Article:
The Justice Department has declined to join former secretary of state Hillary Clinton’s effort to block depositions of both herself and a key aide in a case concerning her use of a private email-server system to conduct Obama administration business.
Though the DOJ’s decision will inevitably be reported as political retribution against President Trump’s 2016 election rival, there is actually nothing much here. The Trump State and Justice Departments have defended the former secretary throughout the suit in question. The government’s refusal to support Clinton’s latest gambit to avoid answering questions under oath is consistent with Justice Department policy and will have no bearing on the outcome of the case.
The depositions of Clinton and Cheryl Mills, Clinton’s State Department chief-of-staff and longtime confidant, were ordered by federal judge Royce Lamberth of the District of Columbia. The case is a Freedom of Information Act (FOIA) suit brought by Judicial Watch, the private-watchdog group. It focuses on talking points the Obama administration generated to guide official public statements following the 2012 jihadist attack in Benghazi, Libya, in which U.S. ambassador J. Christopher Stevens and three other Americans were killed.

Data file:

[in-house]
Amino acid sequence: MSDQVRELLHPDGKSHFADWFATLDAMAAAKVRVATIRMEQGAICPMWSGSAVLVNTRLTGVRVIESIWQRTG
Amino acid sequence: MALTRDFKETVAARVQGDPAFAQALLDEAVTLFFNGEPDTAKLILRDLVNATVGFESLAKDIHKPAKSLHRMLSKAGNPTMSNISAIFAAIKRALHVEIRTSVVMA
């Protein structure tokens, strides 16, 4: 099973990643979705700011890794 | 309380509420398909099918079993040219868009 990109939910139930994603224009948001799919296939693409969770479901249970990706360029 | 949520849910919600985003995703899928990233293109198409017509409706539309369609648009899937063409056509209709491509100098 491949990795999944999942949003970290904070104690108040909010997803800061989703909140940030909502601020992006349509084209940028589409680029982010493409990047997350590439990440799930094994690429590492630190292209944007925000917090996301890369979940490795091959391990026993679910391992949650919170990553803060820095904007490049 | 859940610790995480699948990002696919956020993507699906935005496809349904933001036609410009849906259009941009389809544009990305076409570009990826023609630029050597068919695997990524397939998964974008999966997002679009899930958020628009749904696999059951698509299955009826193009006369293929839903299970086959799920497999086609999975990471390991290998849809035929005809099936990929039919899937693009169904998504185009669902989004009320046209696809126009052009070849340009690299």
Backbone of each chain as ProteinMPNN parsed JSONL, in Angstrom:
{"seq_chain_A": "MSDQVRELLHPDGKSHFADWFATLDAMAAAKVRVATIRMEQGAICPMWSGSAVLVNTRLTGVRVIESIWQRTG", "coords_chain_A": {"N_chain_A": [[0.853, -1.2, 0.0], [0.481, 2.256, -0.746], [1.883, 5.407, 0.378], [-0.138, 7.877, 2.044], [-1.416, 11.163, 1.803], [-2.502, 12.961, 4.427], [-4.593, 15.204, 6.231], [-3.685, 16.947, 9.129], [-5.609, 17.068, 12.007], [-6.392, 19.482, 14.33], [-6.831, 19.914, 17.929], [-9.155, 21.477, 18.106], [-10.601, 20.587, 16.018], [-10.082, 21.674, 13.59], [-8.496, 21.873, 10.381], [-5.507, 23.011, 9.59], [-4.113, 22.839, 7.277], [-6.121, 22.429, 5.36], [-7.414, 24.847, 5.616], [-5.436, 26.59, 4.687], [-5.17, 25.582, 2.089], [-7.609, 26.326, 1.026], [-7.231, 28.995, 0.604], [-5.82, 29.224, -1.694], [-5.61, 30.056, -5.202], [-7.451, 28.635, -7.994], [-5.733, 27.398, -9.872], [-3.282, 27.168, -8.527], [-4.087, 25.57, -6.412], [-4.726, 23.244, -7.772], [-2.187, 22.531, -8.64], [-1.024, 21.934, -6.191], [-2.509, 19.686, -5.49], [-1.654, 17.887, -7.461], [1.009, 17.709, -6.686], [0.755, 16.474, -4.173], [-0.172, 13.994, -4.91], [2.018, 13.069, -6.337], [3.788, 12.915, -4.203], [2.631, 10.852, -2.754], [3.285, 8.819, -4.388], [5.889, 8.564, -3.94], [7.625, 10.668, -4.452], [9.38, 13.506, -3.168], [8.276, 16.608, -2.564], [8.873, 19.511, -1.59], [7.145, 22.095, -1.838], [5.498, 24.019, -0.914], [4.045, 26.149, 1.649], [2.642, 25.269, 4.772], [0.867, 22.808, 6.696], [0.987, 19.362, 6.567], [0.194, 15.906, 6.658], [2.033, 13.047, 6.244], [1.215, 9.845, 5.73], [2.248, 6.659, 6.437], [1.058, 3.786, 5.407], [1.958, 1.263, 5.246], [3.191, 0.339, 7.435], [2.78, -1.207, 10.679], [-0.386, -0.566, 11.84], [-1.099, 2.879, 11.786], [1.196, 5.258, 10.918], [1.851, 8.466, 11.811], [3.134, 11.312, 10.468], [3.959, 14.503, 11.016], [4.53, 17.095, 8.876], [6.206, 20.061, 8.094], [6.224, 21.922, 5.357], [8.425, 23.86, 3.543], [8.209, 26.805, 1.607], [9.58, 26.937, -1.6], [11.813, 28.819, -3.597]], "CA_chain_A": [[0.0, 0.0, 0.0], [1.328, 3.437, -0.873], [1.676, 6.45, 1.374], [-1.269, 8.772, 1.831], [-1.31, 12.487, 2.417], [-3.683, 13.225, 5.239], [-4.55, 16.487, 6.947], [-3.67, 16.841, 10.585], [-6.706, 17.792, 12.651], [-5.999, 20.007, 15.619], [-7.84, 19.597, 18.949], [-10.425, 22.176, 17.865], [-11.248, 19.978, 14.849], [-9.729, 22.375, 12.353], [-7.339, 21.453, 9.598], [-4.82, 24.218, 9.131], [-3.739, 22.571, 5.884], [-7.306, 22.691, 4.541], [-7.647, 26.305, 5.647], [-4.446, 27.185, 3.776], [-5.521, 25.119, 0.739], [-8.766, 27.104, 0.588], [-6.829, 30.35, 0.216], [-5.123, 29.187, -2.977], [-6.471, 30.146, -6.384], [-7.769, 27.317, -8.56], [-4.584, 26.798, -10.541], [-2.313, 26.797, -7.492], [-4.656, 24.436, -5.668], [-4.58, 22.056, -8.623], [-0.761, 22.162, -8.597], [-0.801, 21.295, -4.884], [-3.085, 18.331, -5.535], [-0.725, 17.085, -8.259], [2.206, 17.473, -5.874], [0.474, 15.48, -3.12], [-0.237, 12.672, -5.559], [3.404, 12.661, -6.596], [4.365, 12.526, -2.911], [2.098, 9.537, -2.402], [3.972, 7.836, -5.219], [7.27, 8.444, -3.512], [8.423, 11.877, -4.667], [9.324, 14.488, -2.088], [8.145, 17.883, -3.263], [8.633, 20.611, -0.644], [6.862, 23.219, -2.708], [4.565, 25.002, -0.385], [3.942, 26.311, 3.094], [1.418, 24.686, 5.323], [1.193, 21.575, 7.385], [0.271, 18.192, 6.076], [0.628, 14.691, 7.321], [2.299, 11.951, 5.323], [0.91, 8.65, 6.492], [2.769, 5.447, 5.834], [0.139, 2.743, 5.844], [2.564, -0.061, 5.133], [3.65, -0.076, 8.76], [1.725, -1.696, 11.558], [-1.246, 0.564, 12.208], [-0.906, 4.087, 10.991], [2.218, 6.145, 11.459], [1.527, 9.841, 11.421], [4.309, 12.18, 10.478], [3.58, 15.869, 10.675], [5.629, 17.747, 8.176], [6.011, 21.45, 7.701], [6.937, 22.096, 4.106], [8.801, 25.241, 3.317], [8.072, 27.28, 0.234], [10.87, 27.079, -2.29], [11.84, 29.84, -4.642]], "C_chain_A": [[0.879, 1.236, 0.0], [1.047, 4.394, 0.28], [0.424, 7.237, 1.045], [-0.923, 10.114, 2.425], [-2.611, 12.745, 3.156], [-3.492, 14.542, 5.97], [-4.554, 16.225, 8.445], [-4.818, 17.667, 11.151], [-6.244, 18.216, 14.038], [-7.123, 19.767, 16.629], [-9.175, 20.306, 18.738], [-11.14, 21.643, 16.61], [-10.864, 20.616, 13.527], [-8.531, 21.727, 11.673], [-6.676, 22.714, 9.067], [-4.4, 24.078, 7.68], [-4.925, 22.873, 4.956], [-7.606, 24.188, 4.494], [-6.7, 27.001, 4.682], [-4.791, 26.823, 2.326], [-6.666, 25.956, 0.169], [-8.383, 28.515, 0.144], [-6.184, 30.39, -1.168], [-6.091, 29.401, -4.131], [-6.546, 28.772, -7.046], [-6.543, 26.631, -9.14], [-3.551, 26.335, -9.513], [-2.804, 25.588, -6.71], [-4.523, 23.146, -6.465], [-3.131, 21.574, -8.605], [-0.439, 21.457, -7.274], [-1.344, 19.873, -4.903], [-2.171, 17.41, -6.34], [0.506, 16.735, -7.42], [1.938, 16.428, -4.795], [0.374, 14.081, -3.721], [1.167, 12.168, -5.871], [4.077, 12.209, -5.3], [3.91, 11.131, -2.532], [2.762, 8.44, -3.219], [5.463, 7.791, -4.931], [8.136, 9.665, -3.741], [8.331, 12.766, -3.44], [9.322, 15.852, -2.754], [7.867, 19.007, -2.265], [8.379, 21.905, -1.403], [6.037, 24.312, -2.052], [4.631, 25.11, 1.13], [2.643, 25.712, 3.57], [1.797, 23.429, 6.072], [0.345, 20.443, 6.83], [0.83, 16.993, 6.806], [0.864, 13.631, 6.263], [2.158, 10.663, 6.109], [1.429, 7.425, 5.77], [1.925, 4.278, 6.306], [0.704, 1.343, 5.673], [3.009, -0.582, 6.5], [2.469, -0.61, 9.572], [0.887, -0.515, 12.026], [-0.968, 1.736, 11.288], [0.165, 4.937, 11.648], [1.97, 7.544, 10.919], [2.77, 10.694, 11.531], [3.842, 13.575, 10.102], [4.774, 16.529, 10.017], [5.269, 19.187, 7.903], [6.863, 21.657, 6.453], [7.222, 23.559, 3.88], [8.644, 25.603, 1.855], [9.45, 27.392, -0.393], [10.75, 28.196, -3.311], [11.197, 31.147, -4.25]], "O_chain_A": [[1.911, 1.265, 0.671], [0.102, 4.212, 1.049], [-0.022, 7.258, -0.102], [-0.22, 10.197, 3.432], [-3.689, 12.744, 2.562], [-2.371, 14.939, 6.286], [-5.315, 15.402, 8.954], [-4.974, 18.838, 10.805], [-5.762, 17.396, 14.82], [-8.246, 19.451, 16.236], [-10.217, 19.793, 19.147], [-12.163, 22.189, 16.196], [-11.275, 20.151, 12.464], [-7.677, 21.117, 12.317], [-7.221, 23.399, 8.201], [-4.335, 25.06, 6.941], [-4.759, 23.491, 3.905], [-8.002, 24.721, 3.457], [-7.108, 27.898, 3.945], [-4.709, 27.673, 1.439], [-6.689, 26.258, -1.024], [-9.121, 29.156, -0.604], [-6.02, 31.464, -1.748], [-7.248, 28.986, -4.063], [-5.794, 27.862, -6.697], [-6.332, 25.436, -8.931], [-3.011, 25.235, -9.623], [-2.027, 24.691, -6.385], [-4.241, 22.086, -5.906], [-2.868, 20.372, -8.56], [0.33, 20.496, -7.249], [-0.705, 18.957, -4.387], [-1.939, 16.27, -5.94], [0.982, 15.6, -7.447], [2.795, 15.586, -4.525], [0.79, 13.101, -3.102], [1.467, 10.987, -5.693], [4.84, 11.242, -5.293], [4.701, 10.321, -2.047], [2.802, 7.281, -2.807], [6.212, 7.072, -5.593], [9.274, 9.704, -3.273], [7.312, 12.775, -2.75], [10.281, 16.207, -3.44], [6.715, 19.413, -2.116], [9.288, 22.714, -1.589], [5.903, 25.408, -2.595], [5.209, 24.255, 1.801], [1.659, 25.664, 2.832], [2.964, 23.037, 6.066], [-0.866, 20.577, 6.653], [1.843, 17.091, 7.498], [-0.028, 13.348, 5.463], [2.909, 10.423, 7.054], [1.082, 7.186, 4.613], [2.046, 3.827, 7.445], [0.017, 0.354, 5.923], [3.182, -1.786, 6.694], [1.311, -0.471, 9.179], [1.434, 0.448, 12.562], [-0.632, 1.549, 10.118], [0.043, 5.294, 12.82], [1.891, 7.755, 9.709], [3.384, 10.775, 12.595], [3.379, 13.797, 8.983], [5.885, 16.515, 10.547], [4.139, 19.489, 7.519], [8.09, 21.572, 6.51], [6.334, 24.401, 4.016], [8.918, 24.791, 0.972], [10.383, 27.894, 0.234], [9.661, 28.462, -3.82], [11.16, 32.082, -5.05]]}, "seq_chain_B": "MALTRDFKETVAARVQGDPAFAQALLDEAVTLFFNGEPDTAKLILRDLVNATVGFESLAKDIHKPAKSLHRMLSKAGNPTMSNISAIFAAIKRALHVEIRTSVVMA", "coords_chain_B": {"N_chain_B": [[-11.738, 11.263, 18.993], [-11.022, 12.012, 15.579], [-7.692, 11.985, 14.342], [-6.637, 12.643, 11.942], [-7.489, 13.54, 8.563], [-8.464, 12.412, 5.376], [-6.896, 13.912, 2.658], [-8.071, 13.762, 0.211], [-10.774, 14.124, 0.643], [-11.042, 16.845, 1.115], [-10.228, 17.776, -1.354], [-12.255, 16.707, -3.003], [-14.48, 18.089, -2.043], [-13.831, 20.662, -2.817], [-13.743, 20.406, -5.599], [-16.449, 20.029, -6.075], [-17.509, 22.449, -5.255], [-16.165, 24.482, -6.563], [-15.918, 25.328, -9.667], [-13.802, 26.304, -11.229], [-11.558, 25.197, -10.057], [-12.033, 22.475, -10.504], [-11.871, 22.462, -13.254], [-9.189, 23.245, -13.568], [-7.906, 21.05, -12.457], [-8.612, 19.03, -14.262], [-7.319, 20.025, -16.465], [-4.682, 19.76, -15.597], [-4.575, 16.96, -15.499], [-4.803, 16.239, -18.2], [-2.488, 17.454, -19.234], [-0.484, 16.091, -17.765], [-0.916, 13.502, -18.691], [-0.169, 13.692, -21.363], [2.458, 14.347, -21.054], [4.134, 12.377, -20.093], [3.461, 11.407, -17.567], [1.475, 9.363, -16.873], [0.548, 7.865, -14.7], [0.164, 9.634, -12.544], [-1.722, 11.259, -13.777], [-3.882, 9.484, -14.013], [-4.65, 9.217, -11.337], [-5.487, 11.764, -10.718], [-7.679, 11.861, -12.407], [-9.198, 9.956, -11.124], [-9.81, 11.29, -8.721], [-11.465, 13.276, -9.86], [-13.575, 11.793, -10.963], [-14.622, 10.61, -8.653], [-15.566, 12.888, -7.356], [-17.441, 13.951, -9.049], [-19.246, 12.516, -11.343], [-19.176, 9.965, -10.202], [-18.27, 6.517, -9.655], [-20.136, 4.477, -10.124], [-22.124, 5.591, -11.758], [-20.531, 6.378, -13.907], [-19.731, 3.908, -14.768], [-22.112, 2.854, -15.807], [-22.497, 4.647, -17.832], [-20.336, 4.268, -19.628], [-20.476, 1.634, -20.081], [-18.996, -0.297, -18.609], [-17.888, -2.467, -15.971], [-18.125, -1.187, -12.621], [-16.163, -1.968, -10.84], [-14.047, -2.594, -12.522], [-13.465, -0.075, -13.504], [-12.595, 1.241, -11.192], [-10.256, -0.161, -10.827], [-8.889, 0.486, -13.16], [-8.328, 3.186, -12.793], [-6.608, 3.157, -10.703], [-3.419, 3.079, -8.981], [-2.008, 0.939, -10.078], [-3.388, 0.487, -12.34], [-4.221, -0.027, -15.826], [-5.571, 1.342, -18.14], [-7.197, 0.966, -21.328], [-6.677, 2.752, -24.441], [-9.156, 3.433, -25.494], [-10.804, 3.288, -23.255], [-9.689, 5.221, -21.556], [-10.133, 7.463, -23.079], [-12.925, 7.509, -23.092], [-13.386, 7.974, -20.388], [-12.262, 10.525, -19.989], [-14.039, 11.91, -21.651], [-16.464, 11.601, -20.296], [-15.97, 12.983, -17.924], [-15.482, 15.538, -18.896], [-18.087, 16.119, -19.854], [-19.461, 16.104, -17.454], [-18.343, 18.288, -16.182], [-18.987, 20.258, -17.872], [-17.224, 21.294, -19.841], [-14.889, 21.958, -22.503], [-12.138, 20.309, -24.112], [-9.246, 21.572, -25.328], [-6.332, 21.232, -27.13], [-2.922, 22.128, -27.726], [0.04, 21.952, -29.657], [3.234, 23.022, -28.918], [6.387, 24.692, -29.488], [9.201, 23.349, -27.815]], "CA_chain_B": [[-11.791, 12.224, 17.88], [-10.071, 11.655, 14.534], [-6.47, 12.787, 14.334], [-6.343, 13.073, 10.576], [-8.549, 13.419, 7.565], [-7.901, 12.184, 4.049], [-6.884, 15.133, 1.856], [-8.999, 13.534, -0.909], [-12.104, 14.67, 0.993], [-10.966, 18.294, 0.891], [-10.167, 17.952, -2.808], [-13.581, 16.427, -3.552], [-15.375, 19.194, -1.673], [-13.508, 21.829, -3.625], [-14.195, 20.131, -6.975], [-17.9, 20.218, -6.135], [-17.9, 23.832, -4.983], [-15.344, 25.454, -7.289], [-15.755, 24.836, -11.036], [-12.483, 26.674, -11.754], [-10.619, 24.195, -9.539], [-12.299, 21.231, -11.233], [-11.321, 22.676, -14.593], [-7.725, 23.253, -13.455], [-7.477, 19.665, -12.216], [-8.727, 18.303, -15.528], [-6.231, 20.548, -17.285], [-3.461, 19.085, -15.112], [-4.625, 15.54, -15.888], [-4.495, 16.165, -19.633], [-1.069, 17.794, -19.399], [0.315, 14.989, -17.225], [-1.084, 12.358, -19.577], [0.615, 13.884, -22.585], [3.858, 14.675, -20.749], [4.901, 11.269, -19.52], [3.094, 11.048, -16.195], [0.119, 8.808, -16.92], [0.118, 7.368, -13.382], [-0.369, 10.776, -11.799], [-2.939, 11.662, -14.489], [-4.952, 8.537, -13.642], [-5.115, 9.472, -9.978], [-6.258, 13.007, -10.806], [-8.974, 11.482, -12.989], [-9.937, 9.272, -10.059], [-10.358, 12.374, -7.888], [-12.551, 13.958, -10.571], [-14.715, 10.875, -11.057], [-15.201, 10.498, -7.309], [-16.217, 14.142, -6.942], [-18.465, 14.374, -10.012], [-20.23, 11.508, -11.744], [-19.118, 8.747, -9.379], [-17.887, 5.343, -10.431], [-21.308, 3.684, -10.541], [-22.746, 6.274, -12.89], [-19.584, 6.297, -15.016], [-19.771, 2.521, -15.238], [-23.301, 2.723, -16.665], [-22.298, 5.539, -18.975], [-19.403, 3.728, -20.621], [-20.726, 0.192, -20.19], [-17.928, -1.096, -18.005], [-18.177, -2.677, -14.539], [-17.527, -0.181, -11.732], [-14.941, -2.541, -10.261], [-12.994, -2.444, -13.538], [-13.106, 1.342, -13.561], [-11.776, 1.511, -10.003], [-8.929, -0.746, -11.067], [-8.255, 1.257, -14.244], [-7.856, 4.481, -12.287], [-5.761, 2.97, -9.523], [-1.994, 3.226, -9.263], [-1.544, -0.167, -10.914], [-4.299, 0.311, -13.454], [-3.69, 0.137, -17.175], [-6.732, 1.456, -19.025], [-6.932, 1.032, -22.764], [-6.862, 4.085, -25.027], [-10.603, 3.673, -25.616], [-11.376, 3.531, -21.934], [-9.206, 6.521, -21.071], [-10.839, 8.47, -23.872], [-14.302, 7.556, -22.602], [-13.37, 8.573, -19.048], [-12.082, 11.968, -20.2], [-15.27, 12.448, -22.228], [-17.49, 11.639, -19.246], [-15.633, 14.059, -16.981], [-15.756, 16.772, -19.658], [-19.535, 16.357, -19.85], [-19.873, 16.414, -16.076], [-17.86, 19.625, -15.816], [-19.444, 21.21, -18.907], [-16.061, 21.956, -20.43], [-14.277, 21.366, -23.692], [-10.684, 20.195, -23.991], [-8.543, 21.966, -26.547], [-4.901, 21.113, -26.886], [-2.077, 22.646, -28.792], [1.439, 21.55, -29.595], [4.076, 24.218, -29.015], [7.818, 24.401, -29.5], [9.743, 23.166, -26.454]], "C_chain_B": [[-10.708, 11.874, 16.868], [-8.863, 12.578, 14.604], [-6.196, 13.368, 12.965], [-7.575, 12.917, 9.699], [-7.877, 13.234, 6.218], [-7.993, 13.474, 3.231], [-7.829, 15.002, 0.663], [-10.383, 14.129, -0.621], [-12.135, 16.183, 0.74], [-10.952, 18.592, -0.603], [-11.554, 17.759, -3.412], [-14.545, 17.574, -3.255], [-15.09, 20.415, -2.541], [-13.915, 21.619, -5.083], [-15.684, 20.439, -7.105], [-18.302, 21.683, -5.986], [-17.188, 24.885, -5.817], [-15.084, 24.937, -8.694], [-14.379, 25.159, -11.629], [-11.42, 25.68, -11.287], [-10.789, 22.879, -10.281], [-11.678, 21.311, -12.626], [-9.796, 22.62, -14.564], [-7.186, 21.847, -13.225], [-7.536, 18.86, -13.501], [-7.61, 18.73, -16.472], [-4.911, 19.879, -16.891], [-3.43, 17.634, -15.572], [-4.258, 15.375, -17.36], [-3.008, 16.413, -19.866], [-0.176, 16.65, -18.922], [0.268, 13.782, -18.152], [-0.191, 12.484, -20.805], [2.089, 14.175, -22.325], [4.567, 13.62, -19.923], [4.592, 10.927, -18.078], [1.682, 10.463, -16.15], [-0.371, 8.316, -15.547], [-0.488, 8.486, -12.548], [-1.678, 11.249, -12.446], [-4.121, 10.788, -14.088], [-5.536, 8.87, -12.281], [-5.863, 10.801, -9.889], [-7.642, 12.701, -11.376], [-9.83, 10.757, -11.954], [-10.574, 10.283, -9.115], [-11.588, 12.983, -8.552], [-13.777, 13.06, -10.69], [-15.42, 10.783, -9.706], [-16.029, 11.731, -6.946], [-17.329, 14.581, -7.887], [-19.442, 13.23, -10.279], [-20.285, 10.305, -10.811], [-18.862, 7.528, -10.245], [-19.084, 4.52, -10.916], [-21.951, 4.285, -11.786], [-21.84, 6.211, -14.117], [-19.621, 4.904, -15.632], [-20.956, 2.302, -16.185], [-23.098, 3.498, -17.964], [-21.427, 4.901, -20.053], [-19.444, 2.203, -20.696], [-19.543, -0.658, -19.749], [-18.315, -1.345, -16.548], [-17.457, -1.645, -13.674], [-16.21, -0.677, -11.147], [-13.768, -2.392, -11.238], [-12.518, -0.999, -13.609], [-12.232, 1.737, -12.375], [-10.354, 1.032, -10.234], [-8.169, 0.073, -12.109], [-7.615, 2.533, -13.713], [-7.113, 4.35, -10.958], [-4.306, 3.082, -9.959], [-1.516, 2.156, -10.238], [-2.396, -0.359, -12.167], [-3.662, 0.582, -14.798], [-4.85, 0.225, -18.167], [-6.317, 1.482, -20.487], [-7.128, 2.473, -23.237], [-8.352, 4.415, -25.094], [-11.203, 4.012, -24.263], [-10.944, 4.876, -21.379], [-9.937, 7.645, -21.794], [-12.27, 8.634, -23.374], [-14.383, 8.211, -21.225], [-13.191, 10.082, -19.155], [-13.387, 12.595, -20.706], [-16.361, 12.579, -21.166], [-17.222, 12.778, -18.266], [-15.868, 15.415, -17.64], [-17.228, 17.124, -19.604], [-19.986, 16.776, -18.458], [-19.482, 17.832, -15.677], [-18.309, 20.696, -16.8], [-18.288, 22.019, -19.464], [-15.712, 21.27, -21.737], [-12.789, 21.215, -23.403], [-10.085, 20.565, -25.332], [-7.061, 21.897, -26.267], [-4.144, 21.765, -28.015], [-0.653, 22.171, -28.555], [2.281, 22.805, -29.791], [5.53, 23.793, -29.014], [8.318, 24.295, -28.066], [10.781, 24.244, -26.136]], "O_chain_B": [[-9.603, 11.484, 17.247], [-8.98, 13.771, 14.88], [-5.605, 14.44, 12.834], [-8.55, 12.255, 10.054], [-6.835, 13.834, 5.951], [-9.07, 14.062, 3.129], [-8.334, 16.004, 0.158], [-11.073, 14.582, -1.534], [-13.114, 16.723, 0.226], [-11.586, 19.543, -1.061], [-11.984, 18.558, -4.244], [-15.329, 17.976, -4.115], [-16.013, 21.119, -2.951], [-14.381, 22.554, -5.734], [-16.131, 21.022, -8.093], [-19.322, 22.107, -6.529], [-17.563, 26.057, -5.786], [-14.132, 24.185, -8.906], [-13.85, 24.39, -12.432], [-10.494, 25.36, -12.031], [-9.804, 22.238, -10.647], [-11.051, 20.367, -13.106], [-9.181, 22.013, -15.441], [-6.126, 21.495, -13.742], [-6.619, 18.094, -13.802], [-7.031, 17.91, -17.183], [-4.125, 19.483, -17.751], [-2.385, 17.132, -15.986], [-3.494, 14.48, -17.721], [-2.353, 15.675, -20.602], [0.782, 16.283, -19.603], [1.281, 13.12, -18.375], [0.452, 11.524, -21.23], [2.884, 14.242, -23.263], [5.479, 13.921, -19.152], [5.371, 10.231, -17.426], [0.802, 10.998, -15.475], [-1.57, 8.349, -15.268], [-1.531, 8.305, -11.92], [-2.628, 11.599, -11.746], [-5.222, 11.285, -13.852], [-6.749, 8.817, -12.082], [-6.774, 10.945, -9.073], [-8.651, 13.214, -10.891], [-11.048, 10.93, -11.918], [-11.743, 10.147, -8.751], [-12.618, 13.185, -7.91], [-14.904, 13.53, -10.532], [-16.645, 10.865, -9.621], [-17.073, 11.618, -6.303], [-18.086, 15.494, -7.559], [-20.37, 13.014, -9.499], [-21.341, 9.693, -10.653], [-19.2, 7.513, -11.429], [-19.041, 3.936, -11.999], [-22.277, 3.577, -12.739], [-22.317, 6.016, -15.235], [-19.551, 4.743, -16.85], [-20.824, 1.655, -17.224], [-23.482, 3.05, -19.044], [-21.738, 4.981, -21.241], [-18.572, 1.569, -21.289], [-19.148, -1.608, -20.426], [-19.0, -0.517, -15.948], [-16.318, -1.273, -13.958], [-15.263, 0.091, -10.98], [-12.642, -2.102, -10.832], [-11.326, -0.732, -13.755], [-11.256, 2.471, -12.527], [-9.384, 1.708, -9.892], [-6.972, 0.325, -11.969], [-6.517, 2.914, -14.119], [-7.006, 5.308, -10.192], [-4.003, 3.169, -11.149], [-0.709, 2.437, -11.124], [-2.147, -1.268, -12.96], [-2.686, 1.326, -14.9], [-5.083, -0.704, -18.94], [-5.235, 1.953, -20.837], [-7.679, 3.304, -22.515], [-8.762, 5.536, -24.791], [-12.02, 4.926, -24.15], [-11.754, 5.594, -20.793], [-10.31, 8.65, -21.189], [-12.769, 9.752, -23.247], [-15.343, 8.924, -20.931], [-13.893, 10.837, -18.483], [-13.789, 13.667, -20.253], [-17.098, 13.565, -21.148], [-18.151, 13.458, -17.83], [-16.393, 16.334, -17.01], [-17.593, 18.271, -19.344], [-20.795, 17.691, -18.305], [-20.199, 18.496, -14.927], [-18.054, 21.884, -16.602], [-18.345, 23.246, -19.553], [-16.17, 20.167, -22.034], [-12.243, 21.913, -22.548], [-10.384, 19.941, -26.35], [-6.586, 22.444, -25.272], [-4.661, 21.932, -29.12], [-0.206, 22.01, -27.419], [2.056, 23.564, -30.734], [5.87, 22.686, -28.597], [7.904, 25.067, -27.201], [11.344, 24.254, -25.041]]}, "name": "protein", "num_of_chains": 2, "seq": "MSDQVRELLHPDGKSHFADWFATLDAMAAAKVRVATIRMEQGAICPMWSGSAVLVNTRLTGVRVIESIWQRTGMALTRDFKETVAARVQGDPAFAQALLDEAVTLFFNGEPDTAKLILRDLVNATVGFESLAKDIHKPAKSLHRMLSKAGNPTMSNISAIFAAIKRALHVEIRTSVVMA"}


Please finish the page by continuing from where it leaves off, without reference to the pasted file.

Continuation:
In the district court, Clinton was ordered to respond to interrogatories. As the National Law Journal reports, Judge Lamberth became frustrated by her performance:
“The court has considered the numerous times in which Secretary Clinton said she could not recall or remember certain details in her prior interrogatory answers,” Lamberth wrote. “In a deposition, it is more likely that plaintiff’s counsel could use documents and other testimony to attempt to refresh her recollection.” Lamberth added: “The court agrees with Judicial Watch — it is time to hear directly from Secretary Clinton.”
Lamberth concluded that Clinton’s written answers about her email practices “were either incomplete, unhelpful, or cursory at best. Simply put, her responses left many more questions than answers.” Thus, on March 2, he ordered the depositions of Clinton and Mills. Rather than submit, Clinton’s longtime counsel, the Washington law firm of Williams & Connolly, decided to seek an extraordinary remedy in the U.S. Court of Appeals for the D.C. Circuit: a writ of mandamus directing Lamberth to vacate his order.
In FOIA cases, discovery is rarely granted regarding internal government deliberations on policy questions. It is even more unusual for depositions of present and former high-ranking government officials to be ordered.
Consequently, as the Justice Department recounts in a submission recently filed with the appellate court, the State Department (represented in court by the DOJ) joined with Clinton’s counsel in opposing discovery orders throughout the litigation. The DOJ took the position that the only relevant questions were (a) whether the State Department had conducted an adequate search for records that should be disclosed under FOIA, and (b) whether it had produced those records. It argued with due zeal that the answer to both questions was yes. It further defended itself and the State Department from allegations of bad faith, contending, for example, that when it became aware of the Clinton emails, it notified Judicial Watch before the emails became public knowledge.